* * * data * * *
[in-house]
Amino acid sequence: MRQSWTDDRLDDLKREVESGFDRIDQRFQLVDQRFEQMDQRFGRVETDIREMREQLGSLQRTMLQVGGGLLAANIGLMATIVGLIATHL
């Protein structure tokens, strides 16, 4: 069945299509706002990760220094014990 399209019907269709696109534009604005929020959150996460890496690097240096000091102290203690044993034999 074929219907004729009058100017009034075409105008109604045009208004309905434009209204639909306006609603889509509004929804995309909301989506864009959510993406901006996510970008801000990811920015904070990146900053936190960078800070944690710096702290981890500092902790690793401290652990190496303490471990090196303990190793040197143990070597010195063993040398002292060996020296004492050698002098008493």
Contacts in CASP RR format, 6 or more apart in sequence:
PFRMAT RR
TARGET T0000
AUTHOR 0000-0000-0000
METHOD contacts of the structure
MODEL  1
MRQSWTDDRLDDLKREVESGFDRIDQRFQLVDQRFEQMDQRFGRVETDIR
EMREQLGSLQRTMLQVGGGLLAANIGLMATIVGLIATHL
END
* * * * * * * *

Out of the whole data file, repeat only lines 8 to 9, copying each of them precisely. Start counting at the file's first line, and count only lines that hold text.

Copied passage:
METHOD contacts of the structure
MODEL  1